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Chapter 4. Using CSS with HTML > Separating Appearance from Structure

Separating Appearance from Structure

Separating appearance from structure is a key concept in CSS. The basic idea is that HTML should be responsible for specifying the structural elements of a document (headings, paragraphs, lists, hypertext links, and so on), while CSS should be responsible for specifying the appearance of those elements. Both HTML 4 and XHTML are formulated to facilitate this division of labor. There are some important reasons for separating appearance from structure in HTML documents:

  • It facilitates visually richer presentations while conserving bandwidth, in that a style need only be stated once for an element and the same style sheet can be used for all the pages within a site. Web designers need no longer rely on using multiple FONT and TABLE elements to design their pages, which can be very wasteful of bandwidth.

  • It makes Web pages and sites more accessible, in that nonvisual user agents (such as a speech or Braille browser, for instance) can simply ignore the visual styling of a page, while focusing on conveying the structure and content of the document. Style sheets can also be used to provide nonvisual styling, such as providing pause lengths before and after heading elements, changes in voice tone, pitch or volume, and so on, to provide cues for how a page's content might be rendered in a speech browser, for instance, to make it more understandable.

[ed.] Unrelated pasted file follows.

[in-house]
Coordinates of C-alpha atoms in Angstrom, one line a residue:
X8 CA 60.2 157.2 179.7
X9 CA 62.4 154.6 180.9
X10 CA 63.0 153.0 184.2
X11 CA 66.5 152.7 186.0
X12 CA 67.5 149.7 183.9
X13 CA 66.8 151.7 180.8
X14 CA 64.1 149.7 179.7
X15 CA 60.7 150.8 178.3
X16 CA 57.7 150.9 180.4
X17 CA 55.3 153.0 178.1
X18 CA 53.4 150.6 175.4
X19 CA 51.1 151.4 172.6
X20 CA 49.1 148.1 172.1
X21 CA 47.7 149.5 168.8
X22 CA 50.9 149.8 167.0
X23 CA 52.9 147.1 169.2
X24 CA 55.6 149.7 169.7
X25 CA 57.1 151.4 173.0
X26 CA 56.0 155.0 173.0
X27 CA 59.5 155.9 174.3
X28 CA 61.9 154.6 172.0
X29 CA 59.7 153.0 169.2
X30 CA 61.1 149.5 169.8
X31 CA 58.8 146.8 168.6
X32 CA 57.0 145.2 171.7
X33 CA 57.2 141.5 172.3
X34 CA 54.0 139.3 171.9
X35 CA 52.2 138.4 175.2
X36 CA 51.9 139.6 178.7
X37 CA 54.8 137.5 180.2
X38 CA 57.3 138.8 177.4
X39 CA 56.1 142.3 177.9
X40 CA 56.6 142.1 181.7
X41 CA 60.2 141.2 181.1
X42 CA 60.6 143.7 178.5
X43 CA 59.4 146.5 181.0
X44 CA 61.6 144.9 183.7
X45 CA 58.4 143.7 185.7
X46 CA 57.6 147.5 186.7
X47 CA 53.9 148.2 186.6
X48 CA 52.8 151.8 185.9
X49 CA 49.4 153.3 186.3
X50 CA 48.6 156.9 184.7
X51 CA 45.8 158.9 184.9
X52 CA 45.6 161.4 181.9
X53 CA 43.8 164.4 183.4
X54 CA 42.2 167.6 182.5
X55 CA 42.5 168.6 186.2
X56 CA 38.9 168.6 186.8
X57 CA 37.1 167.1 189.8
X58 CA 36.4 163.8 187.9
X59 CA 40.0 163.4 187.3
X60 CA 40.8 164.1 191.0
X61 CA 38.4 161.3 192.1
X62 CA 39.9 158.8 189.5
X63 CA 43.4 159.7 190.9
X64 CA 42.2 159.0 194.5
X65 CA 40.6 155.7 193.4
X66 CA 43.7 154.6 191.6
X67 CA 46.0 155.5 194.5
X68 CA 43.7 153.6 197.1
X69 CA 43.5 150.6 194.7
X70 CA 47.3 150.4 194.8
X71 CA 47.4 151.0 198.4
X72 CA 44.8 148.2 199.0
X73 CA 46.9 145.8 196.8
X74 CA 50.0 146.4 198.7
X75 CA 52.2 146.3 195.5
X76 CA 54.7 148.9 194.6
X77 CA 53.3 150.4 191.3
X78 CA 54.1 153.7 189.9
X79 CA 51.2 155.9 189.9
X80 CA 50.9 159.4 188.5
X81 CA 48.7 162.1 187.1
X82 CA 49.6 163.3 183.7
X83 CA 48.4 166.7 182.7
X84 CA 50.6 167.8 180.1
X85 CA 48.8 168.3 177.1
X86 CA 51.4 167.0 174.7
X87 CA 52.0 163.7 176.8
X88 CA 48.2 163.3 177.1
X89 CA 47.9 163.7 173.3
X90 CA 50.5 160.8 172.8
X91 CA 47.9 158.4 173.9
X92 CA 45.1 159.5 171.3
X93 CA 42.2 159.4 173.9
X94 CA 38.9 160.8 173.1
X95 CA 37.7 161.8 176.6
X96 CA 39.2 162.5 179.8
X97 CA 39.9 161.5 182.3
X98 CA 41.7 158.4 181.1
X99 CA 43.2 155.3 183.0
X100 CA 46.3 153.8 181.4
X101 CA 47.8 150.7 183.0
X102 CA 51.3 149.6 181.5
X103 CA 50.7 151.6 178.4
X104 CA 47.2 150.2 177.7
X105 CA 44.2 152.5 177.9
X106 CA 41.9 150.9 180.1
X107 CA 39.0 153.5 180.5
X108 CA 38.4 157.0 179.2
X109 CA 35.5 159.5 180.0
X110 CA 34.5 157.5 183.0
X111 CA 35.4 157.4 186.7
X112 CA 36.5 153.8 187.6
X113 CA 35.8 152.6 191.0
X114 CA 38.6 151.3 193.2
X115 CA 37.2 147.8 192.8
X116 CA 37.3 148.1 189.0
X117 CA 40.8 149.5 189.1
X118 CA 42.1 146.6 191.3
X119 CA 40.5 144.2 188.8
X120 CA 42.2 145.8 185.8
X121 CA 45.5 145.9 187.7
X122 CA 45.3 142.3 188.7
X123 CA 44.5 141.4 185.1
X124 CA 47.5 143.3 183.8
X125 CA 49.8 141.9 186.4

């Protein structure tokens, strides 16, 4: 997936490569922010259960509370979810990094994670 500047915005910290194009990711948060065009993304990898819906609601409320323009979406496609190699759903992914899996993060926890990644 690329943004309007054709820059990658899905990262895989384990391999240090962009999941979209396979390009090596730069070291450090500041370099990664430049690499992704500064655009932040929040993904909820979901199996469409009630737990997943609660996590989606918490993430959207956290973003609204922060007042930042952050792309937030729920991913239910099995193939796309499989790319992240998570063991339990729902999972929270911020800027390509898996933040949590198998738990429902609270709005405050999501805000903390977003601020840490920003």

• It allows Web pages to be styled for multiple media. Using CSS, a single style sheet can be used both for presenting information over the Web and for printing it on a laser printer, for instance, with separate formatting specified in each case. Without CSS, you need to maintain separate documents for this. You can also specify separate styling for presentations, TV displays, handheld devices (PDAs and cell phones), and other devices, all within the same document.

  • Because a single style sheet, or set of style sheets, can be applied to multiple pages, or even to a whole site, using style sheets to control the appearance of your pages can also be much more efficient and less time-consuming for Web designers than having to change or update multiple instances of FONT elements, for instance, in multiple pages. Using styles makes enforcing a uniform look and appearance for a whole site a much more manageable task.


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